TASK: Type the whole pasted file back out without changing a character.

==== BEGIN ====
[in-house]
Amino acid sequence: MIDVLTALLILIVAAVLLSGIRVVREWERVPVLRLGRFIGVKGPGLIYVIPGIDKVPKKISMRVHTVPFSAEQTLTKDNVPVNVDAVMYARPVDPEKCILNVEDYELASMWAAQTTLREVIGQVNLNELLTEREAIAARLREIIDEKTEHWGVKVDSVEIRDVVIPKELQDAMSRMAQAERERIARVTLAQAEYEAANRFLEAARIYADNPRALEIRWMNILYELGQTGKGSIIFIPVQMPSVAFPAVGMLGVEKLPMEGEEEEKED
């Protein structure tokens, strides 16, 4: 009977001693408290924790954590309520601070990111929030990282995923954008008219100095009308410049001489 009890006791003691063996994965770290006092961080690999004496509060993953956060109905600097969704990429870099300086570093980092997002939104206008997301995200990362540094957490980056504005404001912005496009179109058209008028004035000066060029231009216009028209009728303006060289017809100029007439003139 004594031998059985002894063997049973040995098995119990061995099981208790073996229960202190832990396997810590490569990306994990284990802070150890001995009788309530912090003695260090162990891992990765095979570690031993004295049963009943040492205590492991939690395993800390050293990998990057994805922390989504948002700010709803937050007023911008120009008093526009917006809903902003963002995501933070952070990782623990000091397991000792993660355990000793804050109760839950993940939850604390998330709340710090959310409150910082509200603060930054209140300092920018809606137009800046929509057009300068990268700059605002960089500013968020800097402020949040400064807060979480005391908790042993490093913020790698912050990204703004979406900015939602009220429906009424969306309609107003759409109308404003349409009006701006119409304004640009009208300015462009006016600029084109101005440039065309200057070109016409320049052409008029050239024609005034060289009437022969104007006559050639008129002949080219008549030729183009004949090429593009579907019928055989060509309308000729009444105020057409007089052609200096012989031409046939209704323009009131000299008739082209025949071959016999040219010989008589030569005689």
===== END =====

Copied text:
[in-house]
Amino acid sequence: MIDVLTALLILIVAAVLLSGIRVVREWERVPVLRLGRFIGVKGPGLIYVIPGIDKVPKKISMRVHTVPFSAEQTLTKDNVPVNVDAVMYARPVDPEKCILNVEDYELASMWAAQTTLREVIGQVNLNELLTEREAIAARLREIIDEKTEHWGVKVDSVEIRDVVIPKELQDAMSRMAQAERERIARVTLAQAEYEAANRFLEAARIYADNPRALEIRWMNILYELGQTGKGSIIFIPVQMPSVAFPAVGMLGVEKLPMEGEEEEKED
């Protein structure tokens, strides 16, 4: 009977001693408290924790954590309520601070990111929030990282995923954008008219100095009308410049001489 009890006791003691063996994965770290006092961080690999004496509060993953956060109905600097969704990429870099300086570093980092997002939104206008997301995200990362540094957490980056504005404001912005496009179109058209008028004035000066060029231009216009028209009728303006060289017809100029007439003139 004594031998059985002894063997049973040995098995119990061995099981208790073996229960202190832990396997810590490569990306994990284990802070150890001995009788309530912090003695260090162990891992990765095979570690031993004295049963009943040492205590492991939690395993800390050293990998990057994805922390989504948002700010709803937050007023911008120009008093526009917006809903902003963002995501933070952070990782623990000091397991000792993660355990000793804050109760839950993940939850604390998330709340710090959310409150910082509200603060930054209140300092920018809606137009800046929509057009300068990268700059605002960089500013968020800097402020949040400064807060979480005391908790042993490093913020790698912050990204703004979406900015939602009220429906009424969306309609107003759409109308404003349409009006701006119409304004640009009208300015462009006016600029084109101005440039065309200057070109016409320049052409008029050239024609005034060289009437022969104007006559050639008129002949080219008549030729183009004949090429593009579907019928055989060509309308000729009444105020057409007089052609200096012989031409046939209704323009009131000299008739082209025949071959016999040219010989008589030569005689």